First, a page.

Topical and oral antibiotics for acne

Doctors often prescribe antibiotics to treat severe acne or acne that is likely to leave scars. Antibiotics improve the look of your skin by killing bacteria that cause acne. This means you'll have fewer pimples and redness. Less acne means less acne scarring.

You can apply antibiotics directly to your skin (topically) or take them by mouth (orally). Topical antibiotics kill bacteria on your skin. Oral antibiotics kill bacteria in your skin pores. Oral antibiotics work best if you start them at high doses. Your doctor will reduce the dose as your acne gets better.

People with mild acne may need only topical antibiotics. The most common types include:

  • Erythromycin (such as E-Mycin).
  • Clindamycin (such as Cleocin).
  • Sulfacetamide (such as Klaron Lotion).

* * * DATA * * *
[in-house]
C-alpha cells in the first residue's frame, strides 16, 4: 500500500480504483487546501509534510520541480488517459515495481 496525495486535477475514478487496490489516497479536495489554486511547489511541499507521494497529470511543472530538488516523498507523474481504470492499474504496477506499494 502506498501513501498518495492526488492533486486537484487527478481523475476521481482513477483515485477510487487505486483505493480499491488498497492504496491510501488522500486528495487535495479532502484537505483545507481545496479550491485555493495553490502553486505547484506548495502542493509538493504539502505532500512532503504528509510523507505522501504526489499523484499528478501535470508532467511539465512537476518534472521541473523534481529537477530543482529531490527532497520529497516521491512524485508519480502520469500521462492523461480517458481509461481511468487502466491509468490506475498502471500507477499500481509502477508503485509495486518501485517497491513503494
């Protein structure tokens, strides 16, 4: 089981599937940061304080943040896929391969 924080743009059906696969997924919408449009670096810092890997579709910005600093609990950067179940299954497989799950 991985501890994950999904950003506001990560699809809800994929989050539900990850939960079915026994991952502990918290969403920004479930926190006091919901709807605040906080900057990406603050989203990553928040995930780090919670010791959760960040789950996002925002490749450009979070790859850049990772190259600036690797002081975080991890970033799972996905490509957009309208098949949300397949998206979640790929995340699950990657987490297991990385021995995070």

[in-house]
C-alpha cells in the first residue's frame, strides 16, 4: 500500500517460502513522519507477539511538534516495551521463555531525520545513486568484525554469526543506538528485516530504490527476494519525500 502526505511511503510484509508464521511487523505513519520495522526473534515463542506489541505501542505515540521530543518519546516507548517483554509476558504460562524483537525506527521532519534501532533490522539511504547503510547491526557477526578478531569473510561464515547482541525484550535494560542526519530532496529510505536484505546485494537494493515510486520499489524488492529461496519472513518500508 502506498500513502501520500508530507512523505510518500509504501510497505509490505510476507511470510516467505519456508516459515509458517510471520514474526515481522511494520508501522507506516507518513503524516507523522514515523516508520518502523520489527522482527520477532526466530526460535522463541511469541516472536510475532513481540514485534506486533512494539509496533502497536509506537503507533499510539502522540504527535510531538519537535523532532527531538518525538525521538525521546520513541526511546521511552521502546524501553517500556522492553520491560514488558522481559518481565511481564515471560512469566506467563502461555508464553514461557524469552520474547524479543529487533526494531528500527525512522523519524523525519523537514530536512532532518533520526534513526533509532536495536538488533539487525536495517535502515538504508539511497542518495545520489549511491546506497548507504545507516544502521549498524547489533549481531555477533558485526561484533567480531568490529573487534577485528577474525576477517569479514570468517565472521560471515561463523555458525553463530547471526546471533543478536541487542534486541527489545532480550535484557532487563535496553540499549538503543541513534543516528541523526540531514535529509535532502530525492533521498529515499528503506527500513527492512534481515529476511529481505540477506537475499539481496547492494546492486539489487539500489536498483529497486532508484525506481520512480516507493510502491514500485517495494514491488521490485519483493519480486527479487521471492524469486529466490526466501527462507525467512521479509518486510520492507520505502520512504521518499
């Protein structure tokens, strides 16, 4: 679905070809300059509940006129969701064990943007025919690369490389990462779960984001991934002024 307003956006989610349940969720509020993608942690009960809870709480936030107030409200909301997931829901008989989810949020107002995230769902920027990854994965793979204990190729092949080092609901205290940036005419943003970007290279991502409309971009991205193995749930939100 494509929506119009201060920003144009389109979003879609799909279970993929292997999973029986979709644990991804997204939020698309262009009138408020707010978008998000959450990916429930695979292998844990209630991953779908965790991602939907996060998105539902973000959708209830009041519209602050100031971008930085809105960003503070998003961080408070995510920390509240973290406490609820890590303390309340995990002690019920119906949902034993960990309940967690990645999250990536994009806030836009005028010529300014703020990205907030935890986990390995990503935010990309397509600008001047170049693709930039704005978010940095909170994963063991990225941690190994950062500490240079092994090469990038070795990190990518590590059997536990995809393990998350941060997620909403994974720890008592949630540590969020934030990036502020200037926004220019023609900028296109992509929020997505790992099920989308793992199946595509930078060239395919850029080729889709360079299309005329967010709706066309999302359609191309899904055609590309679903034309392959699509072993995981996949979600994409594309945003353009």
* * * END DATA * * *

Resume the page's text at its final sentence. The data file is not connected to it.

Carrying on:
In rare cases, topical antibiotics can irritate the skin. Be aware that you may have an allergic reaction to a sulfacetamide lotion if you are allergic to sulfur-based medicines.

Talk with your doctor before using these medicines if you are pregnant or breast-feeding.

People with severe acne and people who are more likely to have scarring from acne often take antibiotics by mouth. The most common oral antibiotics include:

  • Tetracycline.
  • Erythromycin (such as E-Mycin).
  • Doxycycline (such as Vibramycin or Monodox).
  • Minocycline (such as Minocin).
  • Trimethoprim-sulfamethoxazole (such as Bactrim or Septra).
  • Amoxicillin (such as Amoxil).

Over time, bacteria can become resistant to antibiotics. When this happens, the drugs are no longer effective at killing or controlling the bacteria causing the acne. This is called drug resistance. When this occurs, your doctor may give you a different antibiotic. For example, your doctor may give you oral doxycycline when oral erythromycin no longer works on your acne.

To prevent antibiotic resistance, doctors suggest that:

  • You try topical medicines before taking oral antibiotics.
  • You take antibiotics for no longer than is necessary.
  • If you need treatment at a later time, you take the same antibiotic that you had before.

For more information on antibiotics, see Drug Reference. (Drug Reference is not available in all systems.)

Last Updated: February 27, 2009

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